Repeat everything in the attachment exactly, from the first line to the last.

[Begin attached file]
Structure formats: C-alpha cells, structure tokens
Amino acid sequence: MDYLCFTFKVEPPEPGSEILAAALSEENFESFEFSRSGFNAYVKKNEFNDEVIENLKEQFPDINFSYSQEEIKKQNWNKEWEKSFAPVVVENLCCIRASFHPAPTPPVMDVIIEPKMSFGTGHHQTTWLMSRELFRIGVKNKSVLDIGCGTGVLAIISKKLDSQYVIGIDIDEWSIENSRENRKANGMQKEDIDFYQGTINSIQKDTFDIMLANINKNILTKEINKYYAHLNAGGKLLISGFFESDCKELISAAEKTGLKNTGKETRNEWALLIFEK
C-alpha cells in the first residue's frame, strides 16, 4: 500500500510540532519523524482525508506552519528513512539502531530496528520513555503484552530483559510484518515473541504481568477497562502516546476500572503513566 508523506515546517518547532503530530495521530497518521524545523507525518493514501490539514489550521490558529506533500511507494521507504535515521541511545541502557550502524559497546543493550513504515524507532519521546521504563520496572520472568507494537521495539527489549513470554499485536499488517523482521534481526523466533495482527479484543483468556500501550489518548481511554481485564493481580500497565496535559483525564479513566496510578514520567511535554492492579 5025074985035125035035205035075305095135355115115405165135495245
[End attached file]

Structure formats: C-alpha cells, structure tokens
Amino acid sequence: MDYLCFTFKVEPPEPGSEILAAALSEENFESFEFSRSGFNAYVKKNEFNDEVIENLKEQFPDINFSYSQEEIKKQNWNKEWEKSFAPVVVENLCCIRASFHPAPTPPVMDVIIEPKMSFGTGHHQTTWLMSRELFRIGVKNKSVLDIGCGTGVLAIISKKLDSQYVIGIDIDEWSIENSRENRKANGMQKEDIDFYQGTINSIQKDTFDIMLANINKNILTKEINKYYAHLNAGGKLLISGFFESDCKELISAAEKTGLKNTGKETRNEWALLIFEK
C-alpha cells in the first residue's frame, strides 16, 4: 500500500510540532519523524482525508506552519528513512539502531530496528520513555503484552530483559510484518515473541504481568477497562502516546476500572503513566 508523506515546517518547532503530530495521530497518521524545523507525518493514501490539514489550521490558529506533500511507494521507504535515521541511545541502557550502524559497546543493550513504515524507532519521546521504563520496572520472568507494537521495539527489549513470554499485536499488517523482521534481526523466533495482527479484543483468556500501550489518548481511554481485564493481580500497565496535559483525564479513566496510578514520567511535554492492579 5025074985035125035035205035075305095135355115115405165135495245